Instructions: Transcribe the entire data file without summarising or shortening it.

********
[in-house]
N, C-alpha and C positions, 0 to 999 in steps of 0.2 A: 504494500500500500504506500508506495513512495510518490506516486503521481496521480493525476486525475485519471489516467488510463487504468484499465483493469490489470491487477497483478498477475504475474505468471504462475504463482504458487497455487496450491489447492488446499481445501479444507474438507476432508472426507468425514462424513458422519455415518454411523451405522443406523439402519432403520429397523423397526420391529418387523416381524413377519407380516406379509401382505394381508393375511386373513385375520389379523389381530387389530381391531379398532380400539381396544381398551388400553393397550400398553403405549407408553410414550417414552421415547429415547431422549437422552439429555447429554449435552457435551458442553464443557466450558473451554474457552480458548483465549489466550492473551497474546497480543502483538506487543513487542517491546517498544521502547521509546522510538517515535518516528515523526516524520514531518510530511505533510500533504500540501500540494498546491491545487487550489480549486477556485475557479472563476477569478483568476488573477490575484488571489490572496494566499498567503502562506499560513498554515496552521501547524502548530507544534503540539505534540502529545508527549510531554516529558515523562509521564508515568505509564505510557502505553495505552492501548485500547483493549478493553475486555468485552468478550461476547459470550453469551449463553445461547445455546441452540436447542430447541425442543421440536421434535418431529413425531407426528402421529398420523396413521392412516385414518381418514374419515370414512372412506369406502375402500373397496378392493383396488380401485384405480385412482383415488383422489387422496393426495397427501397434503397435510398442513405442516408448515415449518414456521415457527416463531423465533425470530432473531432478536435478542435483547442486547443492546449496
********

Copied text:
[in-house]
N, C-alpha and C positions, 0 to 999 in steps of 0.2 A: 504494500500500500504506500508506495513512495510518490506516486503521481496521480493525476486525475485519471489516467488510463487504468484499465483493469490489470491487477497483478498477475504475474505468471504462475504463482504458487497455487496450491489447492488446499481445501479444507474438507476432508472426507468425514462424513458422519455415518454411523451405522443406523439402519432403520429397523423397526420391529418387523416381524413377519407380516406379509401382505394381508393375511386373513385375520389379523389381530387389530381391531379398532380400539381396544381398551388400553393397550400398553403405549407408553410414550417414552421415547429415547431422549437422552439429555447429554449435552457435551458442553464443557466450558473451554474457552480458548483465549489466550492473551497474546497480543502483538506487543513487542517491546517498544521502547521509546522510538517515535518516528515523526516524520514531518510530511505533510500533504500540501500540494498546491491545487487550489480549486477556485475557479472563476477569478483568476488573477490575484488571489490572496494566499498567503502562506499560513498554515496552521501547524502548530507544534503540539505534540502529545508527549510531554516529558515523562509521564508515568505509564505510557502505553495505552492501548485500547483493549478493553475486555468485552468478550461476547459470550453469551449463553445461547445455546441452540436447542430447541425442543421440536421434535418431529413425531407426528402421529398420523396413521392412516385414518381418514374419515370414512372412506369406502375402500373397496378392493383396488380401485384405480385412482383415488383422489387422496393426495397427501397434503397435510398442513405442516408448515415449518414456521415457527416463531423465533425470530432473531432478536435478542435483547442486547443492546449496